The coolest portfolio page ever <3

The coolest portfolio page ever <3
0

#1

Hey guys, here is my portfolio project.
It took me 3 days to finish it. I haven’t used bootstrap, so it is not currently responsive…
I am going to learn how to make it responsive without bootstrap first, using plain css, then I will check how to use bootstrap.
I am wondering, what are the exact bootstrap tags that helps the page become responsive? container? or the columns stuff?
here is my page:
http://abdo-portfolio.bitballoon.com/

Thank you in advance for your feedback.


Build a Tribute Page Questions, Discussion, and Resources (October 2017 Cohort)
Build a Portfolio Page Questions, Discussion, and Resources (October 2017 Cohort)
#2

The basic structure to make page responsive with bootstrap looks something like this

<div class="container">
  <div class="row">
    <div class="col-md-6 col-sm-12">
      Content here
    </div>
    <div class="col-md-6 col-sm-12">
      Content here
    </div>
  </div>
</div>

Have look at bootstrap documentation, it explains clearly how columns are used.


#3

@Kevinary Nice work here! :slight_smile: I like the way you organize the page and present your information. Your use of CSS @keyframes shows that you have a solid understanding of complex CSS. Here are some things to think about for improvement:

  • One thing I notice is that your alt attributes for your project images (p1, p2, etc…) are not descriptive of what the images are. Consider describing these images so people using screen readers and search engines will have a better understanding of the images (http://webaim.org/techniques/alttext/):

    The alt attribute should typically:

    • Be accurate and equivalent in presenting the same content and function of the image.

    • Be succinct. This means the correct content (if there is content) and function (if there is a function) of the image should be presented as succinctly as is appropriate. Typically no more than a few words are necessary, though rarely a short sentence or two may be appropriate.

    • NOT be redundant or provide the same information as text within the context of the image.

    • NOT use the phrases “image of …” or “graphic of …” to describe the image. It usually apparent to the user that it is an image. And if the image is conveying content, it is typically not necessary that the user know that it is an image that is conveying the content, as opposed to text. If the fact that an image is a photograph or illustration, etc. is important content, it may be useful to include this in alternative text.

    You can see your image alt attributes and more information about your HTML markup here.

  • Are you aware of the HTML5 sectioning elements like header, footer, section, aside, address, etc… Those elements will help make your HTML markup more readable for other developers, search engines, and screen readers.

  • You have some missing heading levels. Specifically, you went from <h2> to <h5>:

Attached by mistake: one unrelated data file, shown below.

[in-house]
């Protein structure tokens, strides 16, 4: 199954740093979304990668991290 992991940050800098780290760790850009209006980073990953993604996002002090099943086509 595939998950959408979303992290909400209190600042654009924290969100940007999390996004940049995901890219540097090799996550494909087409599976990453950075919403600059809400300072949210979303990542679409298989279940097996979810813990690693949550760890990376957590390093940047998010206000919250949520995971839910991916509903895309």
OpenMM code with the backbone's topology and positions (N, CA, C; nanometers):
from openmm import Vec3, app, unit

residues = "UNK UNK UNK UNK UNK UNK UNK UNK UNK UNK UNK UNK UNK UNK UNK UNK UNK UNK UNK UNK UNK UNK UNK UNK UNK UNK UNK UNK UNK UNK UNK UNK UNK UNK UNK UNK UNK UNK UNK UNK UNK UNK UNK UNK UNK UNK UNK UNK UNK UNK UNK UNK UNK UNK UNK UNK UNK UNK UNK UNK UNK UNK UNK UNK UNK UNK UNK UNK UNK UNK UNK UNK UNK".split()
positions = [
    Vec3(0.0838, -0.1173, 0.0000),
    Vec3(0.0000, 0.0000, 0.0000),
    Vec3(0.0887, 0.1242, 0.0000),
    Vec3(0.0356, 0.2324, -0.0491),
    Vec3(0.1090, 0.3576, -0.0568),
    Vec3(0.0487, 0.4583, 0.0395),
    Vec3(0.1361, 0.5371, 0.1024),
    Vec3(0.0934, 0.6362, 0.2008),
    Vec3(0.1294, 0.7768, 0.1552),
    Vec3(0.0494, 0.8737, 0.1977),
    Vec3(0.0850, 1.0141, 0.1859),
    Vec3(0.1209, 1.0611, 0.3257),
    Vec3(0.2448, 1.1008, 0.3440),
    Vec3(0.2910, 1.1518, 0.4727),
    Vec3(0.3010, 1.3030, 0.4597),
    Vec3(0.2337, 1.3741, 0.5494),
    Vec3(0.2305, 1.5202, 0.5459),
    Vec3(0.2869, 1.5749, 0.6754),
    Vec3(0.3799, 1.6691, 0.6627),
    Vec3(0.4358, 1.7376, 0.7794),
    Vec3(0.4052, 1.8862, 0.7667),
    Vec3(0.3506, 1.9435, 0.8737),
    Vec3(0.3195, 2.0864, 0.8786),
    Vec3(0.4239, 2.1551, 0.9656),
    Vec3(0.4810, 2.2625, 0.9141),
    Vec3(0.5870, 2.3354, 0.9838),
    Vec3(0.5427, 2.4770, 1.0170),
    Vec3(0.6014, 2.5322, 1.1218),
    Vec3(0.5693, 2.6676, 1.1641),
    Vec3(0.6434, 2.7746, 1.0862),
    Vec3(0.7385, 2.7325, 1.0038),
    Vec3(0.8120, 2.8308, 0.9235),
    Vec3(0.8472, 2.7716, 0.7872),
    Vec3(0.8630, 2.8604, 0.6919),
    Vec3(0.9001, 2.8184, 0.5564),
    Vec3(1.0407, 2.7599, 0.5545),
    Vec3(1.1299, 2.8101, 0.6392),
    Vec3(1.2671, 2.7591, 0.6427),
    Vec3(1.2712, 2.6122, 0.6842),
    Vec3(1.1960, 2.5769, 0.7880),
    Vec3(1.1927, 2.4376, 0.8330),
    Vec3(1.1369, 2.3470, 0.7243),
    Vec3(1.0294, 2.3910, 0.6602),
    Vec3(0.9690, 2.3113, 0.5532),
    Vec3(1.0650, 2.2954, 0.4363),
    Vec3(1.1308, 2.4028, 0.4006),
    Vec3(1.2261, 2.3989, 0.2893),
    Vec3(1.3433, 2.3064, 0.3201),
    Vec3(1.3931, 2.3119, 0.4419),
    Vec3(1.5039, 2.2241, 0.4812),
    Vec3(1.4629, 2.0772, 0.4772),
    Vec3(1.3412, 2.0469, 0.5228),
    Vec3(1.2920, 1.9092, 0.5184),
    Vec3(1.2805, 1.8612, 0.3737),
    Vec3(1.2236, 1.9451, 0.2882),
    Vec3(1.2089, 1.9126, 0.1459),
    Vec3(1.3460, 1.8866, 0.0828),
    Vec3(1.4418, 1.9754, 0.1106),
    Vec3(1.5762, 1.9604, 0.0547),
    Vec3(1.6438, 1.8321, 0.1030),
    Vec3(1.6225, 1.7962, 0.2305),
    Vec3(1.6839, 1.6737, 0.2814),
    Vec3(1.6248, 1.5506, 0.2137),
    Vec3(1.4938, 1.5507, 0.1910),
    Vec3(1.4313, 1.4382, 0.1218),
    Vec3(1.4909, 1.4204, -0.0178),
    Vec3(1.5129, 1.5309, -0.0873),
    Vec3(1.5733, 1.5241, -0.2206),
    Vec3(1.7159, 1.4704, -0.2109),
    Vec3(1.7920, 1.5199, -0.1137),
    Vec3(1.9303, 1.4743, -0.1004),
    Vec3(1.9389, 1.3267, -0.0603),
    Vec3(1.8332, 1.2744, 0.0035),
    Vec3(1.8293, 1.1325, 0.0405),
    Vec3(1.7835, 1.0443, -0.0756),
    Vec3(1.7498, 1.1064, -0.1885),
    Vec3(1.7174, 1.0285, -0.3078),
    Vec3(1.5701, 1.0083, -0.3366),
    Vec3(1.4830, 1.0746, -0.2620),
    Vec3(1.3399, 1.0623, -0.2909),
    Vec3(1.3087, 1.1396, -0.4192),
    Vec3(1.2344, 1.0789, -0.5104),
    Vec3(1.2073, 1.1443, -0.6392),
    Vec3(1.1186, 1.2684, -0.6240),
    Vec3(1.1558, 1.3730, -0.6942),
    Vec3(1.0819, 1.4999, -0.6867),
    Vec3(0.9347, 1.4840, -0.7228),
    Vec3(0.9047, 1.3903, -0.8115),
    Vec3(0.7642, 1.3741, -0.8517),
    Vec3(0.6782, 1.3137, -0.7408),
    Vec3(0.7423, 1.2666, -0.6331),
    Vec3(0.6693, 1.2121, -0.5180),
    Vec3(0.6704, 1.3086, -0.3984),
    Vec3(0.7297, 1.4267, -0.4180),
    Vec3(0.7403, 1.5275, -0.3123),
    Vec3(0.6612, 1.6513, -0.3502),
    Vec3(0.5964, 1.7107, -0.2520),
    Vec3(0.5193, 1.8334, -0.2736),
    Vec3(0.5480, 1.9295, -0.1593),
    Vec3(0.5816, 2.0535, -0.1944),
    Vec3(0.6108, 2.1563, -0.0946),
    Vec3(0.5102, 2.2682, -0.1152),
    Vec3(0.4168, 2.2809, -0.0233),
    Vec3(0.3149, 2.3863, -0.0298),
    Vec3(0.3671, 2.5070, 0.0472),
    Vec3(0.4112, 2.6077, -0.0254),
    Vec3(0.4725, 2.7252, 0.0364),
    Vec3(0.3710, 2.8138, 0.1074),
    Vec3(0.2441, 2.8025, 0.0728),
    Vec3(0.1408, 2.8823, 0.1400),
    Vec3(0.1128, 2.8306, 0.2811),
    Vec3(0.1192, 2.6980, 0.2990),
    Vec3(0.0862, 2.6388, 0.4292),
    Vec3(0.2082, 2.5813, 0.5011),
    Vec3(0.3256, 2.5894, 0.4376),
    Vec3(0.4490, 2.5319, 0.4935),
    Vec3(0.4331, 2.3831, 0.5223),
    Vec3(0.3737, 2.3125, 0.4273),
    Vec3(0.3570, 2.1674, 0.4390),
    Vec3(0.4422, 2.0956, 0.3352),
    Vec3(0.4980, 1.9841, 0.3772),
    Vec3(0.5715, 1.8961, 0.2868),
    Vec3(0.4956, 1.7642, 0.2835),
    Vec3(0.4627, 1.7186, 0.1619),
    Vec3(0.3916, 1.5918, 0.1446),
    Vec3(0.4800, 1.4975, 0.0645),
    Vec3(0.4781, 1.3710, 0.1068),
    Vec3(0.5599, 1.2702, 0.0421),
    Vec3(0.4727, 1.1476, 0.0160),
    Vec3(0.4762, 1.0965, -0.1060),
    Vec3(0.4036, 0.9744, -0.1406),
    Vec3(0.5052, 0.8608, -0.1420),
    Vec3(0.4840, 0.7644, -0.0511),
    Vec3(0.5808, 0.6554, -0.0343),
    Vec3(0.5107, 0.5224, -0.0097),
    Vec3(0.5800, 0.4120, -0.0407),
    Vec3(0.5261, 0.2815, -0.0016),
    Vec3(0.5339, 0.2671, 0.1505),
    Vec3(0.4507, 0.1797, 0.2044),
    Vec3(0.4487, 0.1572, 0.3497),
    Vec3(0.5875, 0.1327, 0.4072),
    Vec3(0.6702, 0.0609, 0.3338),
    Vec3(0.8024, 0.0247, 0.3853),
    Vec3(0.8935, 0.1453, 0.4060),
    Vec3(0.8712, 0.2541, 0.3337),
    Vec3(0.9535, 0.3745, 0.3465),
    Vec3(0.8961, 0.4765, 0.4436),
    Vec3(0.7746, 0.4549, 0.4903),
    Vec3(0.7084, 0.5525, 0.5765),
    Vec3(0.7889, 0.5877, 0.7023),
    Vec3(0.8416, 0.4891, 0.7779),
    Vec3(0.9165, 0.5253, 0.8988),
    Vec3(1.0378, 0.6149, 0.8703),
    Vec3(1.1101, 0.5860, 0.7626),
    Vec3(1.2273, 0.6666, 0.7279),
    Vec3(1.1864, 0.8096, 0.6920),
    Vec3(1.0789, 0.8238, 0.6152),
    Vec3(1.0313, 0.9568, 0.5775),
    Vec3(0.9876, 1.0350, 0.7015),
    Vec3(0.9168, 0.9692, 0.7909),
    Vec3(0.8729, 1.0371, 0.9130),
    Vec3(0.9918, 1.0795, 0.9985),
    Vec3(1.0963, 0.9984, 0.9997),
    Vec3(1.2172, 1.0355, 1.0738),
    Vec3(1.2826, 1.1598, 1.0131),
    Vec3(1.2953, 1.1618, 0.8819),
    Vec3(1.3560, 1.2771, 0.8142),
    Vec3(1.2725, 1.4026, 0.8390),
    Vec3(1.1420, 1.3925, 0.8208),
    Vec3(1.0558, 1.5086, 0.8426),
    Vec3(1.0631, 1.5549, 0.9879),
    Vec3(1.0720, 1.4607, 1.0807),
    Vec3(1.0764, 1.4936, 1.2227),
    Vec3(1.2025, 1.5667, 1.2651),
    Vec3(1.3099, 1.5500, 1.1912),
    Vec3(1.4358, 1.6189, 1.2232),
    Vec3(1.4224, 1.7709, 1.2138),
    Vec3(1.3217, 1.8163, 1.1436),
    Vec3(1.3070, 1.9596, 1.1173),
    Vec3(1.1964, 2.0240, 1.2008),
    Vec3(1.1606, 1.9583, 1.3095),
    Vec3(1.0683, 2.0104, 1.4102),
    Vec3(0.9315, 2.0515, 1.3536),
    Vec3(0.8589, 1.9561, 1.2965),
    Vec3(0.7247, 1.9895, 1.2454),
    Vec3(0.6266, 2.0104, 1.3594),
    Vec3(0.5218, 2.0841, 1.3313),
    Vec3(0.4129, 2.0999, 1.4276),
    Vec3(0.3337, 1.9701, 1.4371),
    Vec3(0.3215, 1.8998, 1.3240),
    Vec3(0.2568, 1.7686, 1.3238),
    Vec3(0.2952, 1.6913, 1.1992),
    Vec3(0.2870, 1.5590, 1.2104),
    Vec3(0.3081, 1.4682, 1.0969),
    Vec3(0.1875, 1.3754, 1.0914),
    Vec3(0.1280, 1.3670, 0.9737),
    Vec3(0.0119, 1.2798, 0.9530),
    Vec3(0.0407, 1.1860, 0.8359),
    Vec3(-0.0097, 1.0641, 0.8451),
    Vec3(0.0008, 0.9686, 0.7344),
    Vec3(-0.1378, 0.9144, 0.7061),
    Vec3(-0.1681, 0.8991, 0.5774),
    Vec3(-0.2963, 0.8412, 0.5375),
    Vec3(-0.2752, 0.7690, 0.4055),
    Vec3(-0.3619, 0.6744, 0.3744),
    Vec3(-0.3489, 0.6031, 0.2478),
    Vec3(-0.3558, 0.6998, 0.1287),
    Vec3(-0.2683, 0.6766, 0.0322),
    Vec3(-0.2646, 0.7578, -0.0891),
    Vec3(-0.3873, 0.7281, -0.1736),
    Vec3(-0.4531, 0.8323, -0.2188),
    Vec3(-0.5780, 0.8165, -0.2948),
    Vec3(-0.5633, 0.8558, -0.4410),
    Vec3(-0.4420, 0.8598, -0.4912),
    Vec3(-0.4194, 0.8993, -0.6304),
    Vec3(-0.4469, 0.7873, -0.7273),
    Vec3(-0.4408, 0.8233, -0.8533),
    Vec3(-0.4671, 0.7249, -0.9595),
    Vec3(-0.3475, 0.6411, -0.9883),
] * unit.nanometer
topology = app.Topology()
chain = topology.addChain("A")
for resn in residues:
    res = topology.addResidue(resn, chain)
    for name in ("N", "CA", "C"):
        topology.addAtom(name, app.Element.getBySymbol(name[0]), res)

• Heading information may be used by user agents, for example, to construct a table of contents for a document automatically.

    • Do not use lower levels to decrease heading font size: use the CSS font-size property instead.

    • Avoid skipping heading levels: always start from <h1>, next use <h2> and so on.

    • You should consider avoiding using <h1> more than once on a page. See “Defining sections” in Using HTML sections and outlines for more information.

    (Source)

  • You have some CSS errors in your style.css file. You can see these errors by using this CSS Validator. You may want to copy/paste your CSS code into the validator because it looks at all CSS associated with your site, so it will find a bunch of errors with bootstrap, Font Awesome, etc… if you use the URI.

  • Some of your CSS selectors are verging on being overly specific. For example, .learning .curves .skill h3 only matches h3 headers with .skill class parents who have .curves parents who have .learning parents. This can lead to complications later on (https://internetingishard.com/html-and-css/css-selectors/):

    Don’t Overdo It

    You can nest descendant selectors as deep as you want, but don’t get carried away. Life gets confusing and terrible when you start writing rules that look like this:

    /* Try to avoid this */
    .article h2 .subheading em {
      /* Special styles */
    }
    

    This isn’t the least bit reusable because it matches only the following HTML structure:

    <div class='article'>
     <h2>
       <span class='.subheading'>This is <em>really</em> special text</span>
     </h2>
    </div>
    

    If you ever wanted to apply these styles to an <h2> heading that’s not wrapped in <div class='article'> tags, you’re kind of screwed. Same deal if you want to apply them to an <h3> heading anywhere on the page. This kind of CSS also leads to a specificity nightmare.

    I’ve been told to try not to nest more than three elements, as a general rule of thumb.

Those are some of the big things that jump out at me. Keep working hard on this stuff! :sunny:


#4

Amaaaaazing…How did you add the smooth animation scroll. The only way I found on the web was using JavaScript. Did you use it too? All in all, your portfolio is just incredible. I loved it. Whatever you want to do, just don’t do it. Your page doesn’t need anything more.

P.S. as you are reading this, please bother to review my Product Landing Page (incomplete)

P.S. everything that I said above about your project, I do mean it.

Goodbye :grinning::grinning::grinning::grinning::grinning::slight_smile::slight_smile::slight_smile::slight_smile: